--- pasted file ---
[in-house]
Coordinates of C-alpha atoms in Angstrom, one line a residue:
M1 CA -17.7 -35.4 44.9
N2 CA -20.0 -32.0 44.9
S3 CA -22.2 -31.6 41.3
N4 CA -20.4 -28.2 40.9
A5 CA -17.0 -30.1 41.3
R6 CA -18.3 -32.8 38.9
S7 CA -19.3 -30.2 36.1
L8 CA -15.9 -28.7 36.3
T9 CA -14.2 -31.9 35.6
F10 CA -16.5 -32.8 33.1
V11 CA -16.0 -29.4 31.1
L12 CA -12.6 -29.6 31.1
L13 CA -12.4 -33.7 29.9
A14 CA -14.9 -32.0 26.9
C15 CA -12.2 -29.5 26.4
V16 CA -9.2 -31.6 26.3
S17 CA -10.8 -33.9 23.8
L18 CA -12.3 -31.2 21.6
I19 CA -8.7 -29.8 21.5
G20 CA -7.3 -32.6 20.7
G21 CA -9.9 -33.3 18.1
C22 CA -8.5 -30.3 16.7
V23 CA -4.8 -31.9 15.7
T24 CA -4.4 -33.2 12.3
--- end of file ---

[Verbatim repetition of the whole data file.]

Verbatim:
[in-house]
Coordinates of C-alpha atoms in Angstrom, one line a residue:
M1 CA -17.7 -35.4 44.9
N2 CA -20.0 -32.0 44.9
S3 CA -22.2 -31.6 41.3
N4 CA -20.4 -28.2 40.9
A5 CA -17.0 -30.1 41.3
R6 CA -18.3 -32.8 38.9
S7 CA -19.3 -30.2 36.1
L8 CA -15.9 -28.7 36.3
T9 CA -14.2 -31.9 35.6
F10 CA -16.5 -32.8 33.1
V11 CA -16.0 -29.4 31.1
L12 CA -12.6 -29.6 31.1
L13 CA -12.4 -33.7 29.9
A14 CA -14.9 -32.0 26.9
C15 CA -12.2 -29.5 26.4
V16 CA -9.2 -31.6 26.3
S17 CA -10.8 -33.9 23.8
L18 CA -12.3 -31.2 21.6
I19 CA -8.7 -29.8 21.5
G20 CA -7.3 -32.6 20.7
G21 CA -9.9 -33.3 18.1
C22 CA -8.5 -30.3 16.7
V23 CA -4.8 -31.9 15.7
T24 CA -4.4 -33.2 12.3